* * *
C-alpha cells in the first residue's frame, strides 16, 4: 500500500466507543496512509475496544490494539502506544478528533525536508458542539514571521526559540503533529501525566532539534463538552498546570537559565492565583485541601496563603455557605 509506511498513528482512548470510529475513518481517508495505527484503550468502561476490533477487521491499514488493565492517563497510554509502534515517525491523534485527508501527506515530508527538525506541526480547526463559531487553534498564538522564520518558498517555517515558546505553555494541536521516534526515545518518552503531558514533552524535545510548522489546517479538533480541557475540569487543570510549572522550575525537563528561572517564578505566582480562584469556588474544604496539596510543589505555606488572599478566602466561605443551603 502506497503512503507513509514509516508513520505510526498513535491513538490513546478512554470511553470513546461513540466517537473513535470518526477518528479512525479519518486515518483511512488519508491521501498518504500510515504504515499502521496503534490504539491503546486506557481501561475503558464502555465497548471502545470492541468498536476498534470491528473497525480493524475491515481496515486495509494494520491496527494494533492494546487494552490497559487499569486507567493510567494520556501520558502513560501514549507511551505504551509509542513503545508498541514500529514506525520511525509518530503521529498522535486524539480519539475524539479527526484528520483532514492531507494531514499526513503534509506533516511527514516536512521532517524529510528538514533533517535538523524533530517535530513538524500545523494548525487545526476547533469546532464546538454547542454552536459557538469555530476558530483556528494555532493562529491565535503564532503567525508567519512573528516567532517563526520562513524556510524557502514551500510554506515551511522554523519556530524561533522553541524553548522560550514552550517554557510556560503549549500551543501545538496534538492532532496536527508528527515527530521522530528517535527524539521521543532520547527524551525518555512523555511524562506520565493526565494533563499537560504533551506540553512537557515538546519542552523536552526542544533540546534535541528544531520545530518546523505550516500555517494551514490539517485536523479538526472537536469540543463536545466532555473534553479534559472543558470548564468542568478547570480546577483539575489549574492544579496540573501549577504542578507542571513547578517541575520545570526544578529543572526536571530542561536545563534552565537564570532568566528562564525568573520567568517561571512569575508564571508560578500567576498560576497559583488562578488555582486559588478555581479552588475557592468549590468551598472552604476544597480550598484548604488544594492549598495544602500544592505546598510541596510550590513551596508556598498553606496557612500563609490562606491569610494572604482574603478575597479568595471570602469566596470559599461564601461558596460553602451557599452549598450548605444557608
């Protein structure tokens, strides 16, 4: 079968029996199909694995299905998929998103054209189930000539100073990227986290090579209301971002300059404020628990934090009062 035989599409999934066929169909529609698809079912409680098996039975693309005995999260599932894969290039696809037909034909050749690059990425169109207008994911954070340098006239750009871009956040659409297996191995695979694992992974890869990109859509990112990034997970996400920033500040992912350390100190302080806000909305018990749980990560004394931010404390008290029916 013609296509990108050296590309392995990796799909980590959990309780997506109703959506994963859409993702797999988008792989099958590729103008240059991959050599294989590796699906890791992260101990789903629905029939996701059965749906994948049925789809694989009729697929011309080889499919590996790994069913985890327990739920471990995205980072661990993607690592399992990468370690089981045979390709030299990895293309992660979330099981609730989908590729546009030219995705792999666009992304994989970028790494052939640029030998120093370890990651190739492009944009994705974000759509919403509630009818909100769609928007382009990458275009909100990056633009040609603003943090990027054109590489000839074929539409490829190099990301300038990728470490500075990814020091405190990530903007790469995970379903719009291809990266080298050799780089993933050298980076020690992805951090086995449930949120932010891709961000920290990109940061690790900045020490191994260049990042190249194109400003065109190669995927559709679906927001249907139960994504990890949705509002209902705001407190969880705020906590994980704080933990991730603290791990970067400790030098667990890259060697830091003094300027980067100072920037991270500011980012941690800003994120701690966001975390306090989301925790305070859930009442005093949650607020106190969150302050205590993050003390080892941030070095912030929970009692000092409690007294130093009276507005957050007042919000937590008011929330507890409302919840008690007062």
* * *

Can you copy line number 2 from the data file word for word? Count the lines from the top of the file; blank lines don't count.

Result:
């Protein structure tokens, strides 16, 4: 079968029996199909694995299905998929998103054209189930000539100073990227986290090579209301971002300059404020628990934090009062 035989599409999934066929169909529609698809079912409680098996039975693309005995999260599932894969290039696809037909034909050749690059990425169109207008994911954070340098006239750009871009956040659409297996191995695979694992992974890869990109859509990112990034997970996400920033500040992912350390100190302080806000909305018990749980990560004394931010404390008290029916 013609296509990108050296590309392995990796799909980590959990309780997506109703959506994963859409993702797999988008792989099958590729103008240059991959050599294989590796699906890791992260101990789903629905029939996701059965749906994948049925789809694989009729697929011309080889499919590996790994069913985890327990739920471990995205980072661990993607690592399992990468370690089981045979390709030299990895293309992660979330099981609730989908590729546009030219995705792999666009992304994989970028790494052939640029030998120093370890990651190739492009944009994705974000759509919403509630009818909100769609928007382009990458275009909100990056633009040609603003943090990027054109590489000839074929539409490829190099990301300038990728470490500075990814020091405190990530903007790469995970379903719009291809990266080298050799780089993933050298980076020690992805951090086995449930949120932010891709961000920290990109940061690790900045020490191994260049990042190249194109400003065109190669995927559709679906927001249907139960994504990890949705509002209902705001407190969880705020906590994980704080933990991730603290791990970067400790030098667990890259060697830091003094300027980067100072920037991270500011980012941690800003994120701690966001975390306090989301925790305070859930009442005093949650607020106190969150302050205590993050003390080892941030070095912030929970009692000092409690007294130093009276507005957050007042919000937590008011929330507890409302919840008690007062």